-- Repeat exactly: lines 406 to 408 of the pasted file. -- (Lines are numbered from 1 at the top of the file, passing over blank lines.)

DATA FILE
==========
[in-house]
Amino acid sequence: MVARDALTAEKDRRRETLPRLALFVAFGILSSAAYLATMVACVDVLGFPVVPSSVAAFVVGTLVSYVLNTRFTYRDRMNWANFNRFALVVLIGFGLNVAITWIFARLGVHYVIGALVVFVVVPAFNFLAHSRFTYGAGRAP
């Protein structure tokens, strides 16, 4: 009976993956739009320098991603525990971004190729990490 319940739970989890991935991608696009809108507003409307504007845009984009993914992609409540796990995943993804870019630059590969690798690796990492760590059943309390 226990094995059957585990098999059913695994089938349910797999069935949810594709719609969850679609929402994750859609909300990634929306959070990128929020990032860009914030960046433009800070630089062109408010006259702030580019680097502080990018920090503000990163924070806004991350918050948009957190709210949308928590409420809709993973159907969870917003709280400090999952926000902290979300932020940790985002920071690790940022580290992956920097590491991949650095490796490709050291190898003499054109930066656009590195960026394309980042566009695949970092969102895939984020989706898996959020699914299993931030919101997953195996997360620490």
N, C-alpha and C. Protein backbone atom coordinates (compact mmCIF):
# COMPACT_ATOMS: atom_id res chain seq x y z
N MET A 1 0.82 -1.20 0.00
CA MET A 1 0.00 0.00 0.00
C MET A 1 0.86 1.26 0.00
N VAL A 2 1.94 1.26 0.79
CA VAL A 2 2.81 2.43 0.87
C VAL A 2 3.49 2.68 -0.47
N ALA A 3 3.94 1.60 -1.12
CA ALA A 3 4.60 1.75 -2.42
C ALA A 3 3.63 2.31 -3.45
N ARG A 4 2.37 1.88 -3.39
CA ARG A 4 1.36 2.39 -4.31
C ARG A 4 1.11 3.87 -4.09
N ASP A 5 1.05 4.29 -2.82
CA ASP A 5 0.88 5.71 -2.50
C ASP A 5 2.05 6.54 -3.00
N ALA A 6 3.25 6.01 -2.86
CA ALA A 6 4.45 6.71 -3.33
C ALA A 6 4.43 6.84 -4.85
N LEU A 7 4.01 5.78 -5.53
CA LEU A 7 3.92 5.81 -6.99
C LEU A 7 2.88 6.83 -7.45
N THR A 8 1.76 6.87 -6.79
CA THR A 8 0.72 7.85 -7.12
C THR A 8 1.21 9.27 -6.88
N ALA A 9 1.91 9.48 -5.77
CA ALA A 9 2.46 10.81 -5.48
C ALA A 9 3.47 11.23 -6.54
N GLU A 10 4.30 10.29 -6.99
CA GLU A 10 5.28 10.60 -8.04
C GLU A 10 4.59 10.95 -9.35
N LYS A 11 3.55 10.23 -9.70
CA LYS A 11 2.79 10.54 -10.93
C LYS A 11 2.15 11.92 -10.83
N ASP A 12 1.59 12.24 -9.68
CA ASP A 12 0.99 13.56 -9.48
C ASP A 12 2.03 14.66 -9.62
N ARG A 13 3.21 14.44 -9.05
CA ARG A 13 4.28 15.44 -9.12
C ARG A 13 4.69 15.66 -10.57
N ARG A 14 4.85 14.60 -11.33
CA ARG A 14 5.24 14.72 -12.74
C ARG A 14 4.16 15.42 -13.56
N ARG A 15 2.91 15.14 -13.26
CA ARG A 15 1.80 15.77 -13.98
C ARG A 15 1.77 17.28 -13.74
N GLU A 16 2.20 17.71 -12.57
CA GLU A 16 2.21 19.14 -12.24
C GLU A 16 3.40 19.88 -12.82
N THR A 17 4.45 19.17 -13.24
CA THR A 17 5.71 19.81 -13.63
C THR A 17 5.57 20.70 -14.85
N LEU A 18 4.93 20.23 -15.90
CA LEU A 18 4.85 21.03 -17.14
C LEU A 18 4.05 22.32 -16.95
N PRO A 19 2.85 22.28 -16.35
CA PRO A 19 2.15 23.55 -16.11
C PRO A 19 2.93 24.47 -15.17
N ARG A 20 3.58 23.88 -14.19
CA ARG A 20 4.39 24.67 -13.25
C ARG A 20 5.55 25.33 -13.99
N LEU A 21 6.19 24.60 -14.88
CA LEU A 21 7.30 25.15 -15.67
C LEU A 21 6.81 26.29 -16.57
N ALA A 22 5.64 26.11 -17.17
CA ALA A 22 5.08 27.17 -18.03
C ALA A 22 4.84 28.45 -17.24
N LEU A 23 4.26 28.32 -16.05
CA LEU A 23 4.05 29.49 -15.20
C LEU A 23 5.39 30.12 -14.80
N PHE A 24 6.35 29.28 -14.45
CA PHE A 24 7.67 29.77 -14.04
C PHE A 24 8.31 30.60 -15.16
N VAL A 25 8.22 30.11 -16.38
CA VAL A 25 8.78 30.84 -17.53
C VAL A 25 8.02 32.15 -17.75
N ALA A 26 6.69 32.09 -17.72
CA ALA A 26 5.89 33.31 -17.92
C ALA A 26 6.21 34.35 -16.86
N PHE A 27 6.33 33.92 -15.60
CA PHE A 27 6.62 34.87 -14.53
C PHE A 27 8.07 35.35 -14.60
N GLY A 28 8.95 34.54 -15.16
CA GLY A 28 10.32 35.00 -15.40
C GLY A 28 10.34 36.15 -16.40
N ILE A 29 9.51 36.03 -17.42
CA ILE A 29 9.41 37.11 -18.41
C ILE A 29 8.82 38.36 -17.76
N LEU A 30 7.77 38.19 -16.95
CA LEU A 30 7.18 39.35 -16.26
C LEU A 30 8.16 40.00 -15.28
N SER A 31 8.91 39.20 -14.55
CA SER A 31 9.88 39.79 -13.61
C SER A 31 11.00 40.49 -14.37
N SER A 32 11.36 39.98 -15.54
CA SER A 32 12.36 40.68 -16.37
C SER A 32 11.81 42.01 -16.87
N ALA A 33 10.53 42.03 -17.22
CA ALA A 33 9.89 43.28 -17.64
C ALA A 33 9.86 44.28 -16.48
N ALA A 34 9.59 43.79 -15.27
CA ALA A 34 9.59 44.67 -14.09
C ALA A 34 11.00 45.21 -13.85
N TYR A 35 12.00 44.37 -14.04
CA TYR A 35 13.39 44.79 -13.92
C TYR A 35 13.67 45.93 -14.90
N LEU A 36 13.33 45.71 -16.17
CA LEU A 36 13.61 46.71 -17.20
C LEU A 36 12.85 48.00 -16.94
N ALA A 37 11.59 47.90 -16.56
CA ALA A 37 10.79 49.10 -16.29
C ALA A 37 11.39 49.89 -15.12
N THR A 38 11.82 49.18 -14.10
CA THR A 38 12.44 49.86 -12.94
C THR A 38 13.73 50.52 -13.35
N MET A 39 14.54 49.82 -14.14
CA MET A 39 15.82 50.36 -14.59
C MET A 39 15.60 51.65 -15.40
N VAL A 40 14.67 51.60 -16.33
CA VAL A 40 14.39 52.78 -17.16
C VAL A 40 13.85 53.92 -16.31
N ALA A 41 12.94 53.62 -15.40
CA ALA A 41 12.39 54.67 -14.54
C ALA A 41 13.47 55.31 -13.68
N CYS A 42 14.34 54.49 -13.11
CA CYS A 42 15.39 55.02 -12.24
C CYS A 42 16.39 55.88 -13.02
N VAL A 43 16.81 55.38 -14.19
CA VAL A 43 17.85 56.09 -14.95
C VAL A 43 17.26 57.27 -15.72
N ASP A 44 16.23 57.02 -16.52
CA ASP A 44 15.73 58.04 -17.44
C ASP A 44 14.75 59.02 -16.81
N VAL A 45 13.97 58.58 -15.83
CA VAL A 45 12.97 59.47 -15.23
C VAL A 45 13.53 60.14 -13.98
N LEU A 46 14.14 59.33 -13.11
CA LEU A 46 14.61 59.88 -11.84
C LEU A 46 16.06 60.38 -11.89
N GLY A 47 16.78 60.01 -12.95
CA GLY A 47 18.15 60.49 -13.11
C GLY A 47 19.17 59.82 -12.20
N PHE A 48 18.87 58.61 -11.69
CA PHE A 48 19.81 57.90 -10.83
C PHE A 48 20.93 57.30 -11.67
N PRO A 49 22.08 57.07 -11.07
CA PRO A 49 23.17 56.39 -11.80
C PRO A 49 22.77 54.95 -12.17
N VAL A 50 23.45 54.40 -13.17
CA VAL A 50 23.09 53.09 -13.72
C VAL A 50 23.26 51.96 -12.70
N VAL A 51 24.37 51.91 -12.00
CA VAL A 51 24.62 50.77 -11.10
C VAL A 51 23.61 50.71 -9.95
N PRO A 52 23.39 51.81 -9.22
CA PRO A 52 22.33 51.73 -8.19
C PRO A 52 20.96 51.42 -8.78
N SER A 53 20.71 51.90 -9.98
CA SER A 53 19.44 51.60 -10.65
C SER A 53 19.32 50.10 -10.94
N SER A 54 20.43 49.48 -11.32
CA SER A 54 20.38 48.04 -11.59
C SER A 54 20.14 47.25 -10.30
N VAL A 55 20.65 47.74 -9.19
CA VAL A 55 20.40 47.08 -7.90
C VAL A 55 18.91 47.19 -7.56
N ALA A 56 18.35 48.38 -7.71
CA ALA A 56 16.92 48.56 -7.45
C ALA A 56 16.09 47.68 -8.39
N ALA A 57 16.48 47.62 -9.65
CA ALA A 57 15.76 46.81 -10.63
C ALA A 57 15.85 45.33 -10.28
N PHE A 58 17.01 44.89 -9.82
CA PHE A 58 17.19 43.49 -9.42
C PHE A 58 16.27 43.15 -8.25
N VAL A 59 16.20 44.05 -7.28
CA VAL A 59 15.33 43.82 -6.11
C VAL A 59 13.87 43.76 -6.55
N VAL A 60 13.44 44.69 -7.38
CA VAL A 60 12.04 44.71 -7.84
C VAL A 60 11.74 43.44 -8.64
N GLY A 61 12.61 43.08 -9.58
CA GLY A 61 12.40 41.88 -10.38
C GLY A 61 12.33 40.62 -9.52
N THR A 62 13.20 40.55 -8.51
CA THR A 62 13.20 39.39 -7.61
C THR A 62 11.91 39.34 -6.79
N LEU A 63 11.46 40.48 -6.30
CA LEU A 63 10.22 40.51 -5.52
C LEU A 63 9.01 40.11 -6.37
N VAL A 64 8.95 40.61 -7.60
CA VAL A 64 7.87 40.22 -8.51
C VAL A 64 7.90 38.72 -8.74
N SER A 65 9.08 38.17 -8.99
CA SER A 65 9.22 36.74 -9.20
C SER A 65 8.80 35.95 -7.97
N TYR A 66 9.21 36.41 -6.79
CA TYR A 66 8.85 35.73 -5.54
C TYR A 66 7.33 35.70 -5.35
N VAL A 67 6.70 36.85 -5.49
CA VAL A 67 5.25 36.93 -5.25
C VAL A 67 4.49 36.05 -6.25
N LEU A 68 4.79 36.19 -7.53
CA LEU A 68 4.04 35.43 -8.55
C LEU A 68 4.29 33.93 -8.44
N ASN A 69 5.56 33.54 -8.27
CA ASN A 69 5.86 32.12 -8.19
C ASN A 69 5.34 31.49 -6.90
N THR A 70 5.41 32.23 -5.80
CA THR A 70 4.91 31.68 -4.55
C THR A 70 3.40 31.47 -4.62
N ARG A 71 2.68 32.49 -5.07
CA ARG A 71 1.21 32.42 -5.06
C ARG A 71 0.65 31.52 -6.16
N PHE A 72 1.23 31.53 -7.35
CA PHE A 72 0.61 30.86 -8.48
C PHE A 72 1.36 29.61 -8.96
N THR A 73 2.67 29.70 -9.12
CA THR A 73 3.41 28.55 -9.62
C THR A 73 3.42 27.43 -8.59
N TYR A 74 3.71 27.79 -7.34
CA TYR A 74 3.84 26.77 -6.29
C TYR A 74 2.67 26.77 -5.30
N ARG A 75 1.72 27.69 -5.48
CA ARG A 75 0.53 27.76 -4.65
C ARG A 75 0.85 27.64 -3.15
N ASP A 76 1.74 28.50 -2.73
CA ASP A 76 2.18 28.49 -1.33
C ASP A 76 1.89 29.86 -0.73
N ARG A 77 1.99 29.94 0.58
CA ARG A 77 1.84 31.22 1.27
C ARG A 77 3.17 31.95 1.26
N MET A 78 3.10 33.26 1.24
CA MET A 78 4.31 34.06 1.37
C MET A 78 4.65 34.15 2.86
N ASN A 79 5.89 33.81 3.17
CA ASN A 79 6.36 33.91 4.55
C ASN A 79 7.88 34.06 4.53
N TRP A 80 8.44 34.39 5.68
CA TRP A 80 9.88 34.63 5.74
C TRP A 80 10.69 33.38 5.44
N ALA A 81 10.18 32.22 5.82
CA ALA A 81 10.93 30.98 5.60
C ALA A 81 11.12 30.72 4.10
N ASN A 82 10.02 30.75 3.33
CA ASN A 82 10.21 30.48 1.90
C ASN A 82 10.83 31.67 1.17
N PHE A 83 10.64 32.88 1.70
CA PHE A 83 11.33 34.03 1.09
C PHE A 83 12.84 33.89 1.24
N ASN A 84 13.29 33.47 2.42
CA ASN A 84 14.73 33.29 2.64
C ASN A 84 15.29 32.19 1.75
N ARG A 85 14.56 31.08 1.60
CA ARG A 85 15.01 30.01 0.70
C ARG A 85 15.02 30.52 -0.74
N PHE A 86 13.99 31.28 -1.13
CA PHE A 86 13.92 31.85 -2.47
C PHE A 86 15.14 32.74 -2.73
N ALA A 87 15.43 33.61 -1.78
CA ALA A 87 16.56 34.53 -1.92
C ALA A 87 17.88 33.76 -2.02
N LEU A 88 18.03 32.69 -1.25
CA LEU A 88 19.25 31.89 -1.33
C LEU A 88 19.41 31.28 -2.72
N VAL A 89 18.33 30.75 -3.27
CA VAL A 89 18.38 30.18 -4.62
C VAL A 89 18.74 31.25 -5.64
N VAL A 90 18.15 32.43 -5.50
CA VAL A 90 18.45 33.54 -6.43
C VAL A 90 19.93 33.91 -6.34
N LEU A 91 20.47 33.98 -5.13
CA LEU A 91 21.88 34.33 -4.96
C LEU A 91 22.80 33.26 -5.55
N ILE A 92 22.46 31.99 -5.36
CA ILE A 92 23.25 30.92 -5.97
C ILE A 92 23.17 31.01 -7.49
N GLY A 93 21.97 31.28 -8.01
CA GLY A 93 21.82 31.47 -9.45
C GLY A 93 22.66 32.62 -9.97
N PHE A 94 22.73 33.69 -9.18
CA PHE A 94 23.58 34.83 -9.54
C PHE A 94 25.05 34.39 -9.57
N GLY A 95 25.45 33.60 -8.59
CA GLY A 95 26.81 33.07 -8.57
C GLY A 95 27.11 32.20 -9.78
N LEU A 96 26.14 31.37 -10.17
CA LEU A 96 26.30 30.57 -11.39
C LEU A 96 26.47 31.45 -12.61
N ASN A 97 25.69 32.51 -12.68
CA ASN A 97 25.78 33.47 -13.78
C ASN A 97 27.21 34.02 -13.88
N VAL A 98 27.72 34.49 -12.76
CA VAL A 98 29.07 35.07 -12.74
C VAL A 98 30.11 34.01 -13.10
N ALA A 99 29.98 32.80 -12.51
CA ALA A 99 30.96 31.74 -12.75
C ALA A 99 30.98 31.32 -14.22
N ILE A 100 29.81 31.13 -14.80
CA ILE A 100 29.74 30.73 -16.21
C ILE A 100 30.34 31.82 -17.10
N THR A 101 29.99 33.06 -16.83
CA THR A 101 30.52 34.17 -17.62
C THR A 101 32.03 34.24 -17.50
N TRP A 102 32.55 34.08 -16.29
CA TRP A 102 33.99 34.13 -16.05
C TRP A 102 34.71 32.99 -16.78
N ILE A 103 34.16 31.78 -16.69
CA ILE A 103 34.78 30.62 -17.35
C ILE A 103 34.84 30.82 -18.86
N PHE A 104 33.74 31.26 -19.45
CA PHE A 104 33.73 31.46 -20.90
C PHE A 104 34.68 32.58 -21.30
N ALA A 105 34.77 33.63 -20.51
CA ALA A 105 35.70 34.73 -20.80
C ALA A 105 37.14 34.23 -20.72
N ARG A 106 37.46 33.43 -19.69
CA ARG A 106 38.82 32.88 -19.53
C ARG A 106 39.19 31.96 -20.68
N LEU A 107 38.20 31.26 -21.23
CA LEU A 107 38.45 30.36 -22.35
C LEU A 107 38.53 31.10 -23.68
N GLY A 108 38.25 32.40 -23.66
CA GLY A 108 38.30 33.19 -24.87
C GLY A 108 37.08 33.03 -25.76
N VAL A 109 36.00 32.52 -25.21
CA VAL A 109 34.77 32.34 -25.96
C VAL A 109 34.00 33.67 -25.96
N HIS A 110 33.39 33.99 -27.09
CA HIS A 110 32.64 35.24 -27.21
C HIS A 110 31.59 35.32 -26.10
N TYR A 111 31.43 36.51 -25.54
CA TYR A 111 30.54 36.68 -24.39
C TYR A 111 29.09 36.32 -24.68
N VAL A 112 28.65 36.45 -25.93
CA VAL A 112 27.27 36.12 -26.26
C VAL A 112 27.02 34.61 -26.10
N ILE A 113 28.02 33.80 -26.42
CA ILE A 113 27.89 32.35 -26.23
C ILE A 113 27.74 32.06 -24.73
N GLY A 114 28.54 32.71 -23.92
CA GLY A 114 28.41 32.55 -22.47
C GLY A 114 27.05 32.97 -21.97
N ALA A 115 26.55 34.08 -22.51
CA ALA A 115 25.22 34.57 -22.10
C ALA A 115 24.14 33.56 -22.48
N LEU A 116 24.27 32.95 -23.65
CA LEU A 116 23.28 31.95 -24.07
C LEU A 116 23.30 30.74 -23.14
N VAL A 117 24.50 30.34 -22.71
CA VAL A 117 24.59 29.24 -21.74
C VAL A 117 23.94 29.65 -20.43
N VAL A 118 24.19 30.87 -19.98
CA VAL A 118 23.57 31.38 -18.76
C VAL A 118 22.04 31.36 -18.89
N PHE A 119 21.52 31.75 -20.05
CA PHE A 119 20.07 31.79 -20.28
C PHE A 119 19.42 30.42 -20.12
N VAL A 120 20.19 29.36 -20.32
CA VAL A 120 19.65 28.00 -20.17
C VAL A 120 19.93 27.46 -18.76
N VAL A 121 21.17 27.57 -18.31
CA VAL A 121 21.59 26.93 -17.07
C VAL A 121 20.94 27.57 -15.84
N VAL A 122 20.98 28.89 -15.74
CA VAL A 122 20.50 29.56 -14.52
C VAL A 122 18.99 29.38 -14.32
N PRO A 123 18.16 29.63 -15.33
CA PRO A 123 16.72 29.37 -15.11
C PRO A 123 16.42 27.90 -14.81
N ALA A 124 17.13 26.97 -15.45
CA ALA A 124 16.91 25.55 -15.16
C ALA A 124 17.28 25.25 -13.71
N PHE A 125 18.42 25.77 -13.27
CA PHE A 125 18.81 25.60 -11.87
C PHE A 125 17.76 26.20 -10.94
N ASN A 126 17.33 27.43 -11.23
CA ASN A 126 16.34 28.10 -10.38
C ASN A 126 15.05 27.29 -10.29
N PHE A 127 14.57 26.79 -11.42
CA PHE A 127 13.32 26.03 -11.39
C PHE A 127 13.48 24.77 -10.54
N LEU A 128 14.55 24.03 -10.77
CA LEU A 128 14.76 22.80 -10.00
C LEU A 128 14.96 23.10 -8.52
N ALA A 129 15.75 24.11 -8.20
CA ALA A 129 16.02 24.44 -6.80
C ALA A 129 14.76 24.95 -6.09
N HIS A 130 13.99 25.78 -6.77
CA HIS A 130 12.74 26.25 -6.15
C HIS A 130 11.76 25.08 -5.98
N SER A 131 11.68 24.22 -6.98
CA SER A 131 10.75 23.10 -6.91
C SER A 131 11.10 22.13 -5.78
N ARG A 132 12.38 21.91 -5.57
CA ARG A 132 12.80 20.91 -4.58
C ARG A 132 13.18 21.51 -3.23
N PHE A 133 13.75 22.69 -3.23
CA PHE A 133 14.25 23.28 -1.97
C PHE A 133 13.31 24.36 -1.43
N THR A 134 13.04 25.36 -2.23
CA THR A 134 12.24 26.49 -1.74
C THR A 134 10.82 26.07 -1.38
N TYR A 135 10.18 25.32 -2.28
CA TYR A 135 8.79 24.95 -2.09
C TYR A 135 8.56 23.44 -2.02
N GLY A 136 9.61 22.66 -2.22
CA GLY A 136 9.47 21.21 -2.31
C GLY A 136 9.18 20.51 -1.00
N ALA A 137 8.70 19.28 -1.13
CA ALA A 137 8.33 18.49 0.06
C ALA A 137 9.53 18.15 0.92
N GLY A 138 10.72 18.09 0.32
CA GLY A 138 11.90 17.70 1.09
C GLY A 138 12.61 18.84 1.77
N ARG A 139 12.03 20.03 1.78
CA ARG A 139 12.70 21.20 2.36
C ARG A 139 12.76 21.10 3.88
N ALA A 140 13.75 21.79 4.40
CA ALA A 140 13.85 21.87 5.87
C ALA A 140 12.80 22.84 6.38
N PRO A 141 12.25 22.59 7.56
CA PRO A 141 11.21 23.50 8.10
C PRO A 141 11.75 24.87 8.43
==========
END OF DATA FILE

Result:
CA THR A 134 12.24 26.49 -1.74
C THR A 134 10.82 26.07 -1.38
N TYR A 135 10.18 25.32 -2.28